Where Will California’s Foster Kids Go?

SACRAMENTO -- When Gregory Farmer was 11 years old, he decided to run away.

It’s a threat we hear from some children, but Farmer was serious. He was running from a group home where he had been living as a foster child for three months.

“When I got taken from my house, I didn’t get to see my sisters, and I didn’t get to talk to my sisters,” Farmer explained. “That was one of the main reasons why I left.”

But he came back, more than 10 years later. Today, he works as a Youth Mentor at the same group home he ran from -- the Children’s Receiving Home of Sacramento.

Group homes are facilities where multiple foster children live together. David Ballard, CEO of the Children’s Receiving Home, believes group homes can provide supportive environments for foster children who have often experienced severe trauma.

“I truly believe that kids get better by being with other kids who have been through what they’ve been through,” Ballard said.

But the state of California disagrees.

“The research shows that children need to live in loving, committed families,” said Sara Rogers, branch chief of Continuum Care Reform at the Department of Social Services.

Continuum Care Reform, also known as CCR, goes into effect Jan. 1. The new law will phase out group homes from California’s foster system.

Rogers says living with a family is important for a child’s success.

“Children who grow up in a residential setting are losing the ability to establish long-term, loving bonds with caregivers,” Rogers said.

Under the new law, group homes will have to apply for licensing as a “short-term residential therapeutic program,” or STRTP. If they don’t, they will have to close. The program will only be available for children who need intensive care, and they can only stay there for a maximum of six months. The rest of California’s foster kids will be placed with foster families.

But in order for CCR to work, California needs to find more foster families. FOX40 reached out to several counties across the state, and all of them said there’s a shortage of foster parents. They all shared the same fear-- there won’t be a place for some of these kids to go.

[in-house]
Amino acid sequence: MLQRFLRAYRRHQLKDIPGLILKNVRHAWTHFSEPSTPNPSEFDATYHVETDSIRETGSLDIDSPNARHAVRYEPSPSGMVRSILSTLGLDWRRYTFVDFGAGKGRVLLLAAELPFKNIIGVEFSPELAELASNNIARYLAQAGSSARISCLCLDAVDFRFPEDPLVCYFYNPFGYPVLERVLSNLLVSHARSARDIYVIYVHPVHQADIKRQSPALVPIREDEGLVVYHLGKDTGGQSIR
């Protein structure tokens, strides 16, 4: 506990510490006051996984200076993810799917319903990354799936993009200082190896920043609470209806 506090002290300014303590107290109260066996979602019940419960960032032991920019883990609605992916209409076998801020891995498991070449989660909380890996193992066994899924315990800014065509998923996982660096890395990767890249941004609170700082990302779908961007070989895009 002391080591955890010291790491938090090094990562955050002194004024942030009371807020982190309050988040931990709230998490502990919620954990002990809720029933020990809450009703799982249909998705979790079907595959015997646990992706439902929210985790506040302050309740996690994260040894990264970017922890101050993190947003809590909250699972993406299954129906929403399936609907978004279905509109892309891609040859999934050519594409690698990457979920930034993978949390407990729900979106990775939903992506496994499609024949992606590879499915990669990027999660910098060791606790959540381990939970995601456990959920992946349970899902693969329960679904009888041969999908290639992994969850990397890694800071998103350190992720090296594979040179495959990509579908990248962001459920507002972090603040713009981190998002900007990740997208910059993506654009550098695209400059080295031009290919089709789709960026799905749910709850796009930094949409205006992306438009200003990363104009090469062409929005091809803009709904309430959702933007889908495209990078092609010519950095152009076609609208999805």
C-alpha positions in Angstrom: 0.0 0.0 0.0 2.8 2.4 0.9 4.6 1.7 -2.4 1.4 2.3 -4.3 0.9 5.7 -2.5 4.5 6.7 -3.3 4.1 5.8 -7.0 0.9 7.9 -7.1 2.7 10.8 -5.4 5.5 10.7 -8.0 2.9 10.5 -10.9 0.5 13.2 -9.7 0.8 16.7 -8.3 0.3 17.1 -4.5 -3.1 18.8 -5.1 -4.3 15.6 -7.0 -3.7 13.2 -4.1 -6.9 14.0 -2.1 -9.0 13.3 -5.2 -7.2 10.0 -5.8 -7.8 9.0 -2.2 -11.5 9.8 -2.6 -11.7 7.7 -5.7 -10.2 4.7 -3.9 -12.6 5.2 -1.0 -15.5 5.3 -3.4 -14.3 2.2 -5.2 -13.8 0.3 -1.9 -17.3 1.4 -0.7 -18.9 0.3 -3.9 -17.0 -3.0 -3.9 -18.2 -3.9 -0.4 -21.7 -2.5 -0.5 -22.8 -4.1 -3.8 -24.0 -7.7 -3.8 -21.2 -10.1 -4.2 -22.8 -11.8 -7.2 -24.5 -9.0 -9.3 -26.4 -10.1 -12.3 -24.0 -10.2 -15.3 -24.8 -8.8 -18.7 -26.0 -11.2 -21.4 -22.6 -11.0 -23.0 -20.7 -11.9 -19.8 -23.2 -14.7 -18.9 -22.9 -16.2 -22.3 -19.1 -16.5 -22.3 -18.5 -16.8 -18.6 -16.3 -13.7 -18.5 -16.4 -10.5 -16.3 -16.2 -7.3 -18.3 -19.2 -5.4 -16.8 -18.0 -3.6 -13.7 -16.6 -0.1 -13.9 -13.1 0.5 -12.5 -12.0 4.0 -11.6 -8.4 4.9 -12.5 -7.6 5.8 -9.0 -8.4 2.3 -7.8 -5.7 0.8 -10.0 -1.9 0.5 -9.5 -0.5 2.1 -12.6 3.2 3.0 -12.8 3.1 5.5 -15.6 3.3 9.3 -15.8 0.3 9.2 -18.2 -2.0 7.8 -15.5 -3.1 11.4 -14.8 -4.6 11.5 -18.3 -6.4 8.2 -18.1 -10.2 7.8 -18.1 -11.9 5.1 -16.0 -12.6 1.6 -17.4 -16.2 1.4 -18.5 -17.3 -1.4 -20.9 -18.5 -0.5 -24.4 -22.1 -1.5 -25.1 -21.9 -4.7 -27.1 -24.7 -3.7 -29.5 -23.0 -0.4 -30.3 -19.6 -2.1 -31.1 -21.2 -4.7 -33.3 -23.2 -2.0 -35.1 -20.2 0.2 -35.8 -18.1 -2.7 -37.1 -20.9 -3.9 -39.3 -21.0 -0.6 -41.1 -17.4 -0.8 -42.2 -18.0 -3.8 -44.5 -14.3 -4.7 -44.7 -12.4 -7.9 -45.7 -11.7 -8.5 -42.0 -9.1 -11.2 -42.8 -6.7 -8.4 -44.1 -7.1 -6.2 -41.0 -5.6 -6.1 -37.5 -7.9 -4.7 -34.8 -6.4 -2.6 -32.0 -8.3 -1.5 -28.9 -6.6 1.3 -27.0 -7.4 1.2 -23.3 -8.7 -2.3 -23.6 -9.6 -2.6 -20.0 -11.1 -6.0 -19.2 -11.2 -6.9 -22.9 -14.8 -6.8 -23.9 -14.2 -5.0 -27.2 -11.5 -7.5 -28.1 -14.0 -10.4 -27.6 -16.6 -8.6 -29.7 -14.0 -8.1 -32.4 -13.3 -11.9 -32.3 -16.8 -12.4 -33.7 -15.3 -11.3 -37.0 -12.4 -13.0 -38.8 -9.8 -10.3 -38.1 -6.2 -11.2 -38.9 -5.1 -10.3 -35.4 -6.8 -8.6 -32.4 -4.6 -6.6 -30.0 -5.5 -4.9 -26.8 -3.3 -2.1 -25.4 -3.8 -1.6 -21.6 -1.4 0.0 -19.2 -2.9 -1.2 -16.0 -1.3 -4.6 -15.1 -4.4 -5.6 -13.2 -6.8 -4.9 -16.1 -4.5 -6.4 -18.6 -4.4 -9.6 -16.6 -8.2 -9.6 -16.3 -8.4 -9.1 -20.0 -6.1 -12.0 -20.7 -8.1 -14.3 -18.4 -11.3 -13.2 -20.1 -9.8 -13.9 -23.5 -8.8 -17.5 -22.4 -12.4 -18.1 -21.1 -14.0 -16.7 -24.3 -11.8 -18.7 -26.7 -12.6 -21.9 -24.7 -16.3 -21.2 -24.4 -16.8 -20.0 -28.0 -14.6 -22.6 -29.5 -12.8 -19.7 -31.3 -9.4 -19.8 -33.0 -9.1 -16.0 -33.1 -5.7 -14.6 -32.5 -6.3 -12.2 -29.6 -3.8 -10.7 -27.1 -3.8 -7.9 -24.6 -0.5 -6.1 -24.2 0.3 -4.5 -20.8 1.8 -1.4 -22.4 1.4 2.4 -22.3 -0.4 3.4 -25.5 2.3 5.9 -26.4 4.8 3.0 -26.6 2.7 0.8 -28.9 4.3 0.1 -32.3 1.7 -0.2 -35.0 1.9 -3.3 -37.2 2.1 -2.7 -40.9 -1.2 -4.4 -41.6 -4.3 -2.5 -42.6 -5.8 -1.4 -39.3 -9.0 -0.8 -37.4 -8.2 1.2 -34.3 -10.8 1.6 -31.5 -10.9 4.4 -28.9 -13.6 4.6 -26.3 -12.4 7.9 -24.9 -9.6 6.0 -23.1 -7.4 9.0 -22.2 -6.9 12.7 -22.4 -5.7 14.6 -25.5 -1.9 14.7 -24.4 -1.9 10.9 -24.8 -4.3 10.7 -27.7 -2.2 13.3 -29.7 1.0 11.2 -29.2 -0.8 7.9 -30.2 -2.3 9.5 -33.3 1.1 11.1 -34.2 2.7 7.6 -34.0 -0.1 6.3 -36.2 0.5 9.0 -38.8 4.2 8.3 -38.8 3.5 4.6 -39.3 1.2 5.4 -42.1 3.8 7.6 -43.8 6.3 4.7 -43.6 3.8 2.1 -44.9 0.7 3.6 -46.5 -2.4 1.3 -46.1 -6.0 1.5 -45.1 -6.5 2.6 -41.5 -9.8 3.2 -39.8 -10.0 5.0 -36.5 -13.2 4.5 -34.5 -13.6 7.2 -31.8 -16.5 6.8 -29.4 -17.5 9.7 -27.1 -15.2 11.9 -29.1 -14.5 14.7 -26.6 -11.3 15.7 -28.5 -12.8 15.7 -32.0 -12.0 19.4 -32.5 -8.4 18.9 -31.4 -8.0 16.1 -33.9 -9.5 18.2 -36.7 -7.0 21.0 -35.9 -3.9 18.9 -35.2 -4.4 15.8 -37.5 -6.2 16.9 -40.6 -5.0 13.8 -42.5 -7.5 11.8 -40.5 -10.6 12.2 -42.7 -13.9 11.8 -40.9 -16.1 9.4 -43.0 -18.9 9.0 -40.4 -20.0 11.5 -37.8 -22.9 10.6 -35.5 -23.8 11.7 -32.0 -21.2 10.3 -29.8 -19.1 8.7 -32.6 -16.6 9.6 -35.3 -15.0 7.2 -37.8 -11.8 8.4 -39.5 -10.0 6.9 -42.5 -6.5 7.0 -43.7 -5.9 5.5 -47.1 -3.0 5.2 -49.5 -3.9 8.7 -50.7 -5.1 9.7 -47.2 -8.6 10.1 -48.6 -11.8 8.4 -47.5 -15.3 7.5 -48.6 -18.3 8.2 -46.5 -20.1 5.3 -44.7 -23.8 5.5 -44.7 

“Recruitment of foster parents is an incredibly challenging job,” said Cherie Schroeder, an expert with the Foster and Kinship Care Education Program in Yolo County.

Schroeder supports the new legislation. She believes foster families do provide better living environments for children. But she says it’s not going to be easy to find parents.

“We don’t have enough families to take our children, and people aren’t always equipped,” said  Schroeder.

The Children’s Receiving Home also supports foster care reform. But the concern is that some kids are just not ready for foster families.

“I really get concerned that if you don’t stabilize and normalize before you send these kids to foster families, the foster families will be less than prepared, and these kids will continue to bounce through the system,” Ballard said.

The Department of Social Services set aside $50 million to recruit new parents and keep them in the system. It also plans to offer more mental health programs to help kids adjust to their new families.

“It’s not that there is no family who can care for the child,” Rogers said. “It’s that the family needs additional assistance and support in order to be able to care for the child safely.”

But for Farmer, the money and services may not be enough to convince families to open their homes to troubled kids -- the ones seen as too old and too hardened by the system built to help them.

“Not many families are going to want a 13-year-old kid out of juvenile hall," Farmer said. “Not a lot of families are going to want a 15-year-old girl who is verbally abusive. Where are these kids going to go?”

-- FOX40's Katie Talbot filed this report.